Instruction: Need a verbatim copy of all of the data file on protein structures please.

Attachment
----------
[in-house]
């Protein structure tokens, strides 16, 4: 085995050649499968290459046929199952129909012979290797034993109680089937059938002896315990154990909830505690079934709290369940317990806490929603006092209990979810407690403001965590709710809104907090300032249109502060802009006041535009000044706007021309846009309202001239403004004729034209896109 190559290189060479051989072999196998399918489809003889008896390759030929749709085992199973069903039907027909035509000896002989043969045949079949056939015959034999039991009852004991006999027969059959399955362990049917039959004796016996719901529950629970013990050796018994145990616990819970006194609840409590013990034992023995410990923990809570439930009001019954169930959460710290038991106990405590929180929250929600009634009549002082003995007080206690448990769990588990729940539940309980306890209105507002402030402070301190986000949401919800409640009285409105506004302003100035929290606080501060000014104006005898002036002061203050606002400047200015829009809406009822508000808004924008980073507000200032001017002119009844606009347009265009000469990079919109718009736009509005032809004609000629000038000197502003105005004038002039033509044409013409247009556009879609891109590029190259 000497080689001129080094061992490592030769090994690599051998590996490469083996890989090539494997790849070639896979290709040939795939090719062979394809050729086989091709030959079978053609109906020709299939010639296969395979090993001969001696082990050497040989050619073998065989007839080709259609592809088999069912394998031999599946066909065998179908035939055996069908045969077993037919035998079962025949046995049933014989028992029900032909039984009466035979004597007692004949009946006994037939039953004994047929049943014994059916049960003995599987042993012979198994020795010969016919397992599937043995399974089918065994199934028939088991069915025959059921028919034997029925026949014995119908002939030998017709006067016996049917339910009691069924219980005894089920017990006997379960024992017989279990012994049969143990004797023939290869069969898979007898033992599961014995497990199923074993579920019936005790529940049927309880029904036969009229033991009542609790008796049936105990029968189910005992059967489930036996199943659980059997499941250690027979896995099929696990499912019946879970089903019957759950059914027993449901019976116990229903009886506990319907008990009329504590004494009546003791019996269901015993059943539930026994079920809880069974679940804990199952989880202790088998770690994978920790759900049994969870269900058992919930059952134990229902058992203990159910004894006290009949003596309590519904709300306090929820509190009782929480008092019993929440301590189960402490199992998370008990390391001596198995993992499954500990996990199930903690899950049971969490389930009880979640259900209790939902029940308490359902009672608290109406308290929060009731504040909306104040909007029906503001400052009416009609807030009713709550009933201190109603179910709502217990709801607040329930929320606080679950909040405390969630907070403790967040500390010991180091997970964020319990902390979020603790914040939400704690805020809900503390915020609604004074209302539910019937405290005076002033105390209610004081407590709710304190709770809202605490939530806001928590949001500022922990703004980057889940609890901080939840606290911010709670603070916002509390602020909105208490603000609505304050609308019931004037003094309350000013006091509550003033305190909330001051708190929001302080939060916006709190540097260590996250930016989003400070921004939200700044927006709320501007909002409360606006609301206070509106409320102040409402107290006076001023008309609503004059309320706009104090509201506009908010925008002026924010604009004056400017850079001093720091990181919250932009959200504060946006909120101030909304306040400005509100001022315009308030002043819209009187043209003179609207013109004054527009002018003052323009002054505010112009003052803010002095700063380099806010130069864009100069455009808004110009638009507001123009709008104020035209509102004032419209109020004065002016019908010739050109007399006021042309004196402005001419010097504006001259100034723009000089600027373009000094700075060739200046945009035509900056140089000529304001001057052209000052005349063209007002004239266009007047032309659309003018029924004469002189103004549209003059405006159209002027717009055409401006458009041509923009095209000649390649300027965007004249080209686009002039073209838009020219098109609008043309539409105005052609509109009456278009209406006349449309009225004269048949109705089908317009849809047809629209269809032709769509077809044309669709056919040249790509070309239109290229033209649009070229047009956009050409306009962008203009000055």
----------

[in-house]
């Protein structure tokens, strides 16, 4: 085995050649499968290459046929199952129909012979290797034993109680089937059938002896315990154990909830505690079934709290369940317990806490929603006092209990979810407690403001965590709710809104907090300032249109502060802009006041535009000044706007021309846009309202001239403004004729034209896109 190559290189060479051989072999196998399918489809003889008896390759030929749709085992199973069903039907027909035509000896002989043969045949079949056939015959034999039991009852004991006999027969059959399955362990049917039959004796016996719901529950629970013990050796018994145990616990819970006194609840409590013990034992023995410990923990809570439930009001019954169930959460710290038991106990405590929180929250929600009634009549002082003995007080206690448990769990588990729940539940309980306890209105507002402030402070301190986000949401919800409640009285409105506004302003100035929290606080501060000014104006005898002036002061203050606002400047200015829009809406009822508000808004924008980073507000200032001017002119009844606009347009265009000469990079919109718009736009509005032809004609000629000038000197502003105005004038002039033509044409013409247009556009879609891109590029190259 000497080689001129080094061992490592030769090994690599051998590996490469083996890989090539494997790849070639896979290709040939795939090719062979394809050729086989091709030959079978053609109906020709299939010639296969395979090993001969001696082990050497040989050619073998065989007839080709259609592809088999069912394998031999599946066909065998179908035939055996069908045969077993037919035998079962025949046995049933014989028992029900032909039984009466035979004597007692004949009946006994037939039953004994047929049943014994059916049960003995599987042993012979198994020795010969016919397992599937043995399974089918065994199934028939088991069915025959059921028919034997029925026949014995119908002939030998017709006067016996049917339910009691069924219980005894089920017990006997379960024992017989279990012994049969143990004797023939290869069969898979007898033992599961014995497990199923074993579920019936005790529940049927309880029904036969009229033991009542609790008796049936105990029968189910005992059967489930036996199943659980059997499941250690027979896995099929696990499912019946879970089903019957759950059914027993449901019976116990229903009886506990319907008990009329504590004494009546003791019996269901015993059943539930026994079920809880069974679940804990199952989880202790088998770690994978920790759900049994969870269900058992919930059952134990229902058992203990159910004894006290009949003596309590519904709300306090929820509190009782929480008092019993929440301590189960402490199992998370008990390391001596198995993992499954500990996990199930903690899950049971969490389930009880979640259900209790939902029940308490359902009672608290109406308290929060009731504040909306104040909007029906503001400052009416009609807030009713709550009933201190109603179910709502217990709801607040329930929320606080679950909040405390969630907070403790967040500390010991180091997970964020319990902390979020603790914040939400704690805020809900503390915020609604004074209302539910019937405290005076002033105390209610004081407590709710304190709770809202605490939530806001928590949001500022922990703004980057889940609890901080939840606290911010709670603070916002509390602020909105208490603000609505304050609308019931004037003094309350000013006091509550003033305190909330001051708190929001302080939060916006709190540097260590996250930016989003400070921004939200700044927006709320501007909002409360606006609301206070509106409320102040409402107290006076001023008309609503004059309320706009104090509201506009908010925008002026924010604009004056400017850079001093720091990181919250932009959200504060946006909120101030909304306040400005509100001022315009308030002043819209009187043209003179609207013109004054527009002018003052323009002054505010112009003052803010002095700063380099806010130069864009100069455009808004110009638009507001123009709008104020035209509102004032419209109020004065002016019908010739050109007399006021042309004196402005001419010097504006001259100034723009000089600027373009000094700075060739200046945009035509900056140089000529304001001057052209000052005349063209007002004239266009007047032309659309003018029924004469002189103004549209003059405006159209002027717009055409401006458009041509923009095209000649390649300027965007004249080209686009002039073209838009020219098109609008043309539409105005052609509109009456278009209406006349449309009225004269048949109705089908317009849809047809629209269809032709769509077809044309669709056919040249790509070309239109290229033209649009070229047009956009050409306009962008203009000055």